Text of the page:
Drag artist Jordy Deelight stepped onto a stage for the very first time in 2015, wearing a colossal crimped wig and a dress he says was fit for Dolly Parton.
He was terrified.
The 24-year-old from Leith had long-harboured a flair for costume and theatre – as a child he would dress up and perform scenes from Sleeping Beauty and Cinderella.
But he was a student before he plucked up the courage to show his talents to a live audience at CC Blooms in Edinburgh.
As his popularity on the city’s drag circuit quickly escalated, Jordy decided to use his platform to tell audiences about when he was raped.
In 2013 Jordy was invited to a Fresher’s party in student halls at the University of Edinburgh – at the time he was studying at Queen Margaret University and didn’t know many people in the room.
“There was a man about the same age as me – he and I were the only people at the party who were openly LGBT,” he said.
“I hadn’t had a massive amount of experience as a gay man, I was quite shy – and this guy asked me to his room for a drink.
“We went round the corner to his flat and started fooling around, but then I said I didn’t feel comfortable and I felt drunk.”
‘He was trying to make me say yes’
Jordy said they went to sleep, but some time later he woke up and realised the man was raping him.
He continued: “I said to him ‘this isn’t ok’. He eventually stopped and started shouting at me saying all gay men were the same.
“I just took that as a way of him trying to make me say yes because all gay men may have said no to him.
“I went home and burst into tears. I told a friend about it but then wrote it off – I didn’t want to think about it.
“I wasn’t told how consent works in the LGBT community and felt very much like all gay men are like that. Once I got more partners I realised what happened to me wasn’t right.”
Because the attack did not happen at his own university, Jordy dismissed the idea of alerting any campus officials to the attack.
But he also said his lack of understanding on consent and experience in relationships put him off speaking to police.
Two years later Jordy created his drag persona – which the BBC has chosen to use in place of his surname.
The attack was not the reason he became a performer, but telling his story through drag was a way to separate himself from the trauma.
“People expect drag to be commercial and camp rather than about serious issues,” he said.
‘Make sure you know what consent is’
“I was going to counselling weekly because of it [the attack] and all these women were coming forward as part of the #MeToo movement.
“So I created a show about my experience and used it to liberate myself from what happened to me – that was the starting point of not being a victim and ignoring what happened.”
On top of drag, DJing and teaching drama, Jordy is now a masters student at the University of Edinburgh.
He says it was nearly impossible to return to the university – the scene of his attack in 2013 – but he continues to manage his trauma with counselling and performance art.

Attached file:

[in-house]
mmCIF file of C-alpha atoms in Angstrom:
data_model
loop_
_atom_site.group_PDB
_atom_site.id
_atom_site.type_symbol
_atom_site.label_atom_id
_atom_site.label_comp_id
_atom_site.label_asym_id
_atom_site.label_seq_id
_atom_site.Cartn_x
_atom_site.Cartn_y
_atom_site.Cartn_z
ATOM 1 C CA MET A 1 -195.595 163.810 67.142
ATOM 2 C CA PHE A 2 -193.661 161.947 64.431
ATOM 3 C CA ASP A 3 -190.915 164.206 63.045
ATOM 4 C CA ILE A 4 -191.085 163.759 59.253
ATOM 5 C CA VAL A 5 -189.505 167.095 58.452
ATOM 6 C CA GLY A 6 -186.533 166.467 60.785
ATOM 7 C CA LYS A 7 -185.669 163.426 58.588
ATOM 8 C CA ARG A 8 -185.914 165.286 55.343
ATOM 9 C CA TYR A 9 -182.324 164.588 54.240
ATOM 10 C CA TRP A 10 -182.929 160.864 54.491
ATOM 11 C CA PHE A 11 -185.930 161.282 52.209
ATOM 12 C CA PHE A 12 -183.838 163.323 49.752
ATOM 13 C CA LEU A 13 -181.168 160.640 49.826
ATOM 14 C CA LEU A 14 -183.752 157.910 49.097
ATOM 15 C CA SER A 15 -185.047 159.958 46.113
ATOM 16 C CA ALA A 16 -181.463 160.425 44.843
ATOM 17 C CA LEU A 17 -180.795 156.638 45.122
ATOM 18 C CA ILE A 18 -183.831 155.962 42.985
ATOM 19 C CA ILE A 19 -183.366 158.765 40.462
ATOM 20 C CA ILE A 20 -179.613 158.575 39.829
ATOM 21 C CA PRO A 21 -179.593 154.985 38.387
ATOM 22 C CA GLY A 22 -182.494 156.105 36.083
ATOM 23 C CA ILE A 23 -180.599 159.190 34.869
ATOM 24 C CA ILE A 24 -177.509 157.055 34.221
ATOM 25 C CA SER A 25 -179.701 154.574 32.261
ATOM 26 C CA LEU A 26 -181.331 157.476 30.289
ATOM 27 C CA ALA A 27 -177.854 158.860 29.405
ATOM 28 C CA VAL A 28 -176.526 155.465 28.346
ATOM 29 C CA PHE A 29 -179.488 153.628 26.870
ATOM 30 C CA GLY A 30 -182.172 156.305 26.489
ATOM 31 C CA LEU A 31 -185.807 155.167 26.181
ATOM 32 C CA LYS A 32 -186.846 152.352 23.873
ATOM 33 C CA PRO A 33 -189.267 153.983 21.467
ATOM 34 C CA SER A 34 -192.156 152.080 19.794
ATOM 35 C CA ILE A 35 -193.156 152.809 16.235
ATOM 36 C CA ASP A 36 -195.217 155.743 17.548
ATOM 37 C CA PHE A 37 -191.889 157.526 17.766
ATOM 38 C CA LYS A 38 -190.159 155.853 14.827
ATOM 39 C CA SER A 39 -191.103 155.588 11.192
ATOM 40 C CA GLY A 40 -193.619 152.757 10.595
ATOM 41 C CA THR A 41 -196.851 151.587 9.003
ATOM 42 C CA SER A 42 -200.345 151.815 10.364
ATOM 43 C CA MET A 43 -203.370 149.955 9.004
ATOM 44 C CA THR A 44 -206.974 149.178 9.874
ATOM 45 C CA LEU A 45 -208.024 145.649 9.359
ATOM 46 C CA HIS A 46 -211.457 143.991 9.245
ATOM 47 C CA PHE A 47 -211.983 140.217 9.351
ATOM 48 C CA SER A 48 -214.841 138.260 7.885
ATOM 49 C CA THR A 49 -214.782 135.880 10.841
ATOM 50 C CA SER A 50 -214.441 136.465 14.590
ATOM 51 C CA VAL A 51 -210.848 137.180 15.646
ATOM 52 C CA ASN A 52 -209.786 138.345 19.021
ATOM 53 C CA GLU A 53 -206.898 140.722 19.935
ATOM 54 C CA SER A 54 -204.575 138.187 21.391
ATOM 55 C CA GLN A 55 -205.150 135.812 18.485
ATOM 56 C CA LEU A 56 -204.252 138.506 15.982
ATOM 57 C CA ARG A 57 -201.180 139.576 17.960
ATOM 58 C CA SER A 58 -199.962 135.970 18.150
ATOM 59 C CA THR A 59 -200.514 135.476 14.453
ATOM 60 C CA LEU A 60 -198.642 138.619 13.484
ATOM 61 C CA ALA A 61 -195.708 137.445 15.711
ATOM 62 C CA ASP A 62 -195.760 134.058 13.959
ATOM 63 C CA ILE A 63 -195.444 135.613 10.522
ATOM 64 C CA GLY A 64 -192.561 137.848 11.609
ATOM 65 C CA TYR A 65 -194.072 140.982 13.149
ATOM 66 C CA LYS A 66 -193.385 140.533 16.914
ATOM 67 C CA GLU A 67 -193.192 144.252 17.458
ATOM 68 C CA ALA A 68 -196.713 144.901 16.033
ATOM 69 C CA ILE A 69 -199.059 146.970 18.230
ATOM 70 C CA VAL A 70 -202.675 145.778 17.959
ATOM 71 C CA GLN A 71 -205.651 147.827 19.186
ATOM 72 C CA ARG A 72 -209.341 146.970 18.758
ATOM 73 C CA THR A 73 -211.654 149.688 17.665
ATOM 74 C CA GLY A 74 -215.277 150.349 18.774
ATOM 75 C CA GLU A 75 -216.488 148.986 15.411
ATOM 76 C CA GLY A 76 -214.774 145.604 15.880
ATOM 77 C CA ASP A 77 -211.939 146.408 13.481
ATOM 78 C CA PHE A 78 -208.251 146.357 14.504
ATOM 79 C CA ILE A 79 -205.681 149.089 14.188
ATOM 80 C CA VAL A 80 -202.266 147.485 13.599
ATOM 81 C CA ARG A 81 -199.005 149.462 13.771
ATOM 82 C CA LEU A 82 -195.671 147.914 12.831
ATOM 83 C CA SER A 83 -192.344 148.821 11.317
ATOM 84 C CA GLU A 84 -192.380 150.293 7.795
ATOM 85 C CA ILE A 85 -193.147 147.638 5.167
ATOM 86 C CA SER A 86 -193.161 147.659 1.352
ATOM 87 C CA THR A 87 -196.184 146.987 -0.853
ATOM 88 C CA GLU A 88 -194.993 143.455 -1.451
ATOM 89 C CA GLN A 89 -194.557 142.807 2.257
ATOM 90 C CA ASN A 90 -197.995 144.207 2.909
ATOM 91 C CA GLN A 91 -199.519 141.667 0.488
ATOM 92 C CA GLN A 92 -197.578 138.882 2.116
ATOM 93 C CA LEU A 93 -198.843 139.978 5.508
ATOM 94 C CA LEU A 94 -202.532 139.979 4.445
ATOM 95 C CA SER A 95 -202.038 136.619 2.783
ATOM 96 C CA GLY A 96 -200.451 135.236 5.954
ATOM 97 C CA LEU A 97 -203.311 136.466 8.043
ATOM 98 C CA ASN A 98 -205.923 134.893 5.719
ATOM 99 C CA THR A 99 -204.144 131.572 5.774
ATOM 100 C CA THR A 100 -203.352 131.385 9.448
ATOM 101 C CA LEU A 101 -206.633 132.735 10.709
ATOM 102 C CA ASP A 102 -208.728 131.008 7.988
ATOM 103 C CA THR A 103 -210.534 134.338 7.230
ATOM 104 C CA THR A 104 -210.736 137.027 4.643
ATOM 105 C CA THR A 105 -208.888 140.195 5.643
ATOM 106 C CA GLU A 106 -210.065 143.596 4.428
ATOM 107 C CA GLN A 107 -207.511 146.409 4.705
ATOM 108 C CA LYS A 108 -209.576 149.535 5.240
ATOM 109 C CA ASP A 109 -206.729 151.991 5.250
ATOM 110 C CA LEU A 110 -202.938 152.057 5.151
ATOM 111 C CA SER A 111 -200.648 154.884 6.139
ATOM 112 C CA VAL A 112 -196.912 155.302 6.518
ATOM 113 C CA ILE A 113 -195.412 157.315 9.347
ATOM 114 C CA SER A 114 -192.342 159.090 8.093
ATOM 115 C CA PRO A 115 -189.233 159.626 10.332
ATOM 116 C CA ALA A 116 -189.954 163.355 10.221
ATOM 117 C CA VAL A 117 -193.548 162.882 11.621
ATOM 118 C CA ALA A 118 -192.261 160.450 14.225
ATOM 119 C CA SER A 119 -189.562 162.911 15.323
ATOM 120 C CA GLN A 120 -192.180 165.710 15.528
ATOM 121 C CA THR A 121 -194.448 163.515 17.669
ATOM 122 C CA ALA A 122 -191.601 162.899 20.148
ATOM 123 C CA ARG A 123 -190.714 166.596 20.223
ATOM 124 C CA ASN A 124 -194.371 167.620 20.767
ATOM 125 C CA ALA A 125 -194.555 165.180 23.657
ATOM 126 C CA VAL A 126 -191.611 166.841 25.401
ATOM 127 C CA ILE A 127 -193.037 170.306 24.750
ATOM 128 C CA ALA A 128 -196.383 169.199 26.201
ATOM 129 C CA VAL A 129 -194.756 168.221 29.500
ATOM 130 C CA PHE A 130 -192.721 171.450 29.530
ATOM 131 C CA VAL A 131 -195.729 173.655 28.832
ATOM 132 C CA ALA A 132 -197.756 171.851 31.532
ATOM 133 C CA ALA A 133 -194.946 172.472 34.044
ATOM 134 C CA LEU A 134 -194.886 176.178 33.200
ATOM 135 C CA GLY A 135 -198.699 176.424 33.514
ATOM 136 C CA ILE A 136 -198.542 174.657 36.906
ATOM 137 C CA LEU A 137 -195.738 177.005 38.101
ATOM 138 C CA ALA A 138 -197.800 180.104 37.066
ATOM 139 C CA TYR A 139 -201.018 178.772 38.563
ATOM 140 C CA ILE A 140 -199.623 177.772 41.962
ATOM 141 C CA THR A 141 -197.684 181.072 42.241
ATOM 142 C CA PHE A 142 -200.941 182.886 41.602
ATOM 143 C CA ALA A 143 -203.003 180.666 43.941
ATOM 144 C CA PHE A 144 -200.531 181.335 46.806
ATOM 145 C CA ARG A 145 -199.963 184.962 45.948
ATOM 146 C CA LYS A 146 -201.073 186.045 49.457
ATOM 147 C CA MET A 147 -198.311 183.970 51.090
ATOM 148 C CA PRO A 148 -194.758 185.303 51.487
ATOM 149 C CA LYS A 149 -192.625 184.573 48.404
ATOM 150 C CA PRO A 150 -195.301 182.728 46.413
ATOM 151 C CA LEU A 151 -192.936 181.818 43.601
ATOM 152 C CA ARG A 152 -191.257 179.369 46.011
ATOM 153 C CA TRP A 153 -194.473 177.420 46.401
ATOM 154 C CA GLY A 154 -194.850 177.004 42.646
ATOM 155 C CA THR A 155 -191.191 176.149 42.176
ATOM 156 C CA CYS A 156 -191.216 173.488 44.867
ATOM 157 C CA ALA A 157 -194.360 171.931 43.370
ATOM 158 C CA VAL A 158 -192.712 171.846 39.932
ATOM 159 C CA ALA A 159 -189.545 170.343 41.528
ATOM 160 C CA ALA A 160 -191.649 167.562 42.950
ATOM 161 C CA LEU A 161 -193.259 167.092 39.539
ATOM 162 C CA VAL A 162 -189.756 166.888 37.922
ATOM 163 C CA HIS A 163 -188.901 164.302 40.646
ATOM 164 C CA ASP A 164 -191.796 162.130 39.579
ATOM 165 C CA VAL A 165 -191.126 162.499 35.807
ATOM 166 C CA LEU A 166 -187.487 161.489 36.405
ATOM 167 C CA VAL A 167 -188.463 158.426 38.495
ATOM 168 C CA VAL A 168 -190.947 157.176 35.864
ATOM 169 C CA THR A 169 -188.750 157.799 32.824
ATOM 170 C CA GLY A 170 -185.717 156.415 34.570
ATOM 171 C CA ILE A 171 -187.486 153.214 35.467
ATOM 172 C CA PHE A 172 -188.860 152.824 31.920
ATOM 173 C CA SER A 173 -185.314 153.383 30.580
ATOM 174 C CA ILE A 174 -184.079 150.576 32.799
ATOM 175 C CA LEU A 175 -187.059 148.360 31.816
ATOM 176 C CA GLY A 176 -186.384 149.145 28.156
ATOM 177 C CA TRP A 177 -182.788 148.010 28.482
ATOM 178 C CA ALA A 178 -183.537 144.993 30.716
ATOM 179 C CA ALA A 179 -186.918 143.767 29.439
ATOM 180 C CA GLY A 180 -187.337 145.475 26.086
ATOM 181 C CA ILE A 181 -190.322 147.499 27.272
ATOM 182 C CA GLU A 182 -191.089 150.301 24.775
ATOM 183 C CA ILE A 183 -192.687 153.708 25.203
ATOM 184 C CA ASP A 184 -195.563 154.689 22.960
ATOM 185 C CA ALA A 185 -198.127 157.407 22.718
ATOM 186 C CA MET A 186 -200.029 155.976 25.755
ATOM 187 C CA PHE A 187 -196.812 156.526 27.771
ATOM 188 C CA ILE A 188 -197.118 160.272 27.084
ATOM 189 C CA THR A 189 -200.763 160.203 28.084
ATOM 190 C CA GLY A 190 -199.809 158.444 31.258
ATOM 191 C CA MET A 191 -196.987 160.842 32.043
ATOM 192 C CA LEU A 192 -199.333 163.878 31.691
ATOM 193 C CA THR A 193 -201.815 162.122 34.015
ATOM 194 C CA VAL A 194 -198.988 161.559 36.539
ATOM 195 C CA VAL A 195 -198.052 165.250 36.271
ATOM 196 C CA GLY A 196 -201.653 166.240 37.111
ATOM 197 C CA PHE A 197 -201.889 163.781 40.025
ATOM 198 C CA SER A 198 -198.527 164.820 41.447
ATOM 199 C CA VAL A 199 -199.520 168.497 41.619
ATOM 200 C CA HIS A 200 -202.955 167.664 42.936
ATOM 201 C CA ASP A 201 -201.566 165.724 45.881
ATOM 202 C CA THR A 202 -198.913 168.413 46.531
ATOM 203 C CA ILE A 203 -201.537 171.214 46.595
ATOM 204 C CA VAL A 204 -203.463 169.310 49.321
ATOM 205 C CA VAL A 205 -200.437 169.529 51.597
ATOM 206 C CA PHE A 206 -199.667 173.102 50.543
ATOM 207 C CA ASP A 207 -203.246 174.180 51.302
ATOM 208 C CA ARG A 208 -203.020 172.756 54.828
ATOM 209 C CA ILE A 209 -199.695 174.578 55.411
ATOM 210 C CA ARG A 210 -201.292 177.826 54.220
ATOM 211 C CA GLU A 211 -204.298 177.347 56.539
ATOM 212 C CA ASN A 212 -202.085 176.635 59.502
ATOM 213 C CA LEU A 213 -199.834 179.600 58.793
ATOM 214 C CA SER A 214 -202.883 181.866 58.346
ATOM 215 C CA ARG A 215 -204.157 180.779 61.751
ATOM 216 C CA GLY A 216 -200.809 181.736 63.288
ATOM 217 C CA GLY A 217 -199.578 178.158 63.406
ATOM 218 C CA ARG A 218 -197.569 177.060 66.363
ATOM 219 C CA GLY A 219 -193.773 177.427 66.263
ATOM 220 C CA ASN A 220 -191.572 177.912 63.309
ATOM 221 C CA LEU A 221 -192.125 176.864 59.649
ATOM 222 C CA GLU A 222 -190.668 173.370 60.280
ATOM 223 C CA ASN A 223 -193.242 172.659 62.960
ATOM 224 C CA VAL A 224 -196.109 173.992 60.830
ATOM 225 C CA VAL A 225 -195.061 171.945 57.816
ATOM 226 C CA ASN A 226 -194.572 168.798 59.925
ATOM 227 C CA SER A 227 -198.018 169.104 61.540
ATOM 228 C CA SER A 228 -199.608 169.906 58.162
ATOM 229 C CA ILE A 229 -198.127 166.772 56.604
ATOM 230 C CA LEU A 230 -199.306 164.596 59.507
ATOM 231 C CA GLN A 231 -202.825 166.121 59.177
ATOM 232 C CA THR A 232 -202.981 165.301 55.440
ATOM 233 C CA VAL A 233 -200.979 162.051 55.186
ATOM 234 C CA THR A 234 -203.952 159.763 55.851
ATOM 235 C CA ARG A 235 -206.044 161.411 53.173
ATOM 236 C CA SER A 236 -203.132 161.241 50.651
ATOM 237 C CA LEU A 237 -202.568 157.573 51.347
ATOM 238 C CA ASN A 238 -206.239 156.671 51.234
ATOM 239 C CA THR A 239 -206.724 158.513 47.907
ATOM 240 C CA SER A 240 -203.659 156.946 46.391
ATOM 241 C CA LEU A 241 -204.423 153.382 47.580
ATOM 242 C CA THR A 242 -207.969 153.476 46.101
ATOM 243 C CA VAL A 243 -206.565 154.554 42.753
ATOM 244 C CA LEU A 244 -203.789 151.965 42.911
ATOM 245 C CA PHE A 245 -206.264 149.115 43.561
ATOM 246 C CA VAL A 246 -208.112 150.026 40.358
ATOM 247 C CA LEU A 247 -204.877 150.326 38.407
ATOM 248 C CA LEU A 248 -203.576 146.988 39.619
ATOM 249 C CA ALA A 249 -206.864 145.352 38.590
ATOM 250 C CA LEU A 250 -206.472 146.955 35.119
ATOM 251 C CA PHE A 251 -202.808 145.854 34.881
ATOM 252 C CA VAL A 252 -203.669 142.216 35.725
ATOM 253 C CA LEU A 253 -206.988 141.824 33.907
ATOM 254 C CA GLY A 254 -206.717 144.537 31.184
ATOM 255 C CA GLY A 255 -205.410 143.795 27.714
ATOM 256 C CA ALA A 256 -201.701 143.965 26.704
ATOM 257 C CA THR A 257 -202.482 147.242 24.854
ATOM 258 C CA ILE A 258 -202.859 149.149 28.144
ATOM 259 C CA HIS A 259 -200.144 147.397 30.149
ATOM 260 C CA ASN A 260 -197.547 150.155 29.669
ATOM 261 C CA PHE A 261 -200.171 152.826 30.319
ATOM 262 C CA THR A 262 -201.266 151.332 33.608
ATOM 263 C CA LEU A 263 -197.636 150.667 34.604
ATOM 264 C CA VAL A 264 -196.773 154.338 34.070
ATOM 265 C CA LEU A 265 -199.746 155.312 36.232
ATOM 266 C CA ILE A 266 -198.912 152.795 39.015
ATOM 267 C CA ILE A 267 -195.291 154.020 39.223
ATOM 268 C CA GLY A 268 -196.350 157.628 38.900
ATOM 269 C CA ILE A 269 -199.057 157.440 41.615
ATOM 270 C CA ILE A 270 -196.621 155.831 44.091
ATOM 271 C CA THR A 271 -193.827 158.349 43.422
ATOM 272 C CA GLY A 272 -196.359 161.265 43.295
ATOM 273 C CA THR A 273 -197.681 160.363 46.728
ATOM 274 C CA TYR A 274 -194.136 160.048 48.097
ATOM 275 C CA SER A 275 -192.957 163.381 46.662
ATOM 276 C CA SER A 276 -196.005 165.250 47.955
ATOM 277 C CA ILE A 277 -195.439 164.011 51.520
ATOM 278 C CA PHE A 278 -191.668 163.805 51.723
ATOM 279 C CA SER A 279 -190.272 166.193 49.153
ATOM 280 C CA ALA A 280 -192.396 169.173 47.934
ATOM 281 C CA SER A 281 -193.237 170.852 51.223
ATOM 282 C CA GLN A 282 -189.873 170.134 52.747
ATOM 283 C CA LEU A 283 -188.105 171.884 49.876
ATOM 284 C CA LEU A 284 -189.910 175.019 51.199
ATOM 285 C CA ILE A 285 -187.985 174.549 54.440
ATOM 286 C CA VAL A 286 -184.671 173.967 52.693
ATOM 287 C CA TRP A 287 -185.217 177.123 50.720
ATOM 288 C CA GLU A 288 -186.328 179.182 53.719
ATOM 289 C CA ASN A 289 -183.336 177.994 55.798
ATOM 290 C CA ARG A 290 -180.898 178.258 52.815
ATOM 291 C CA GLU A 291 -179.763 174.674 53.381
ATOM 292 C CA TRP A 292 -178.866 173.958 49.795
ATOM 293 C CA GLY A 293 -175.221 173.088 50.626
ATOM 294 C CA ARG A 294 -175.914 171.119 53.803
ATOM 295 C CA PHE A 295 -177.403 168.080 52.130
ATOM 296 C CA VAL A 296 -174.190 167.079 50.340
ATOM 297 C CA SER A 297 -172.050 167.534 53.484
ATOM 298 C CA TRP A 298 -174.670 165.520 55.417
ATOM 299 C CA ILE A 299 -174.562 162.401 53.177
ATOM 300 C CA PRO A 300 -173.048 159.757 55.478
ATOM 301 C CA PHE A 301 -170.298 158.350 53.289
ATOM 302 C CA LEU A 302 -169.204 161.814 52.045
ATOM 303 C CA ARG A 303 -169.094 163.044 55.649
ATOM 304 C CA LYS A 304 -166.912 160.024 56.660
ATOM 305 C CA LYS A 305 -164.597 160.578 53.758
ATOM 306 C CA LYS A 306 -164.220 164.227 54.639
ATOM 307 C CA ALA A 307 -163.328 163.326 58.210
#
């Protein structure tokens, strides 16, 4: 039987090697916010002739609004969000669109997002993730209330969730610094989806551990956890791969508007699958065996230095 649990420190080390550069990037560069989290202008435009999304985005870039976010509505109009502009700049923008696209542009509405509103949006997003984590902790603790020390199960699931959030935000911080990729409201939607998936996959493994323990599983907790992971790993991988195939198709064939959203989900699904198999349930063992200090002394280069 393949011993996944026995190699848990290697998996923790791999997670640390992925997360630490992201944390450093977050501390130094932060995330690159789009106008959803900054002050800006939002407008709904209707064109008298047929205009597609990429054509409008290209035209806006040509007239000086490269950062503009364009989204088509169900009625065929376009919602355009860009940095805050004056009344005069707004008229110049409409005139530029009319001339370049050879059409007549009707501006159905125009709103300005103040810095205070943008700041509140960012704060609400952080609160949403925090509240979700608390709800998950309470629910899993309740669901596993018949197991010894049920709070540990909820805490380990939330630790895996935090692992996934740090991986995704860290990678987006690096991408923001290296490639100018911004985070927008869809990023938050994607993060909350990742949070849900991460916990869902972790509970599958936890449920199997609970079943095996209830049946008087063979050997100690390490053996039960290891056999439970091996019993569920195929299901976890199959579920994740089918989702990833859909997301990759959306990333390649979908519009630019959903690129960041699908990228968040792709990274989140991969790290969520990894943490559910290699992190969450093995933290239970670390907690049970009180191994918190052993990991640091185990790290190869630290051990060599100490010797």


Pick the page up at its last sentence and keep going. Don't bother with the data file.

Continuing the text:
He said: “University is a fantastic exciting time and Fresher’s is one of those big moments where you meet some of your best friends.
“But make sure you know what consent is and make sure you’ve got a lot of support around you.
“You are never in the wrong by saying ‘no’.”
Attacks increasing at Scottish universities
BBC Scotland’s The Nine has found that reports of sexual assault and harassment at Scotland’s 17 universities have nearly trebled over the last five years.
The total number of incidents – which were allegedly committed by a mixture of students and staff – rose from 14 in 2014/15 to 40 in 2018/19.
Experts say the #MeToo movement and the conviction of a series of high-profile predators has encouraged victims – past and present – to step forward.
But they also warn the data shows massive under-reporting of assaults by students and say universities must do more.
NUS Scotland research from 2012 showed that one in five students had been assaulted within their first week while 68% of students surveyed had been sexually assaulted at some point during their studies.
The organisation’s Scottish executive officer Heather Innes said: “It is imperative that institutions have clear and accessible reporting procedures to allow students to come forward, offering specialist support and care throughout the process.
“NUS research has shown that, too often, victims are unaware of the reporting procedures of their institutions, reinforcing a culture of victim blaming and creating barriers to justice.”
Committed to supporting victims
Police Scotland launched its #GetConsent campaign in August this year to highlight how sex without consent is rape, in a bid to prevent attacks.
A spokeswoman for the force said officers were working with universities to make sure victims have a “suitable route” to report sexual crimes.
She added: “We are committed to supporting victims of sexual crimes and it is vital that they feel confident about coming forward to police to report the crime, regardless of when it took place. Although reporting is increasing, we know that these types of crimes do still remain under-reported.
“Victims can be assured that we will thoroughly investigate all reports of sexual crime and strive to identify those responsible and bring them to justice. Our ultimate aim, however, is preventing rape and sexual crime from happening in the first place.”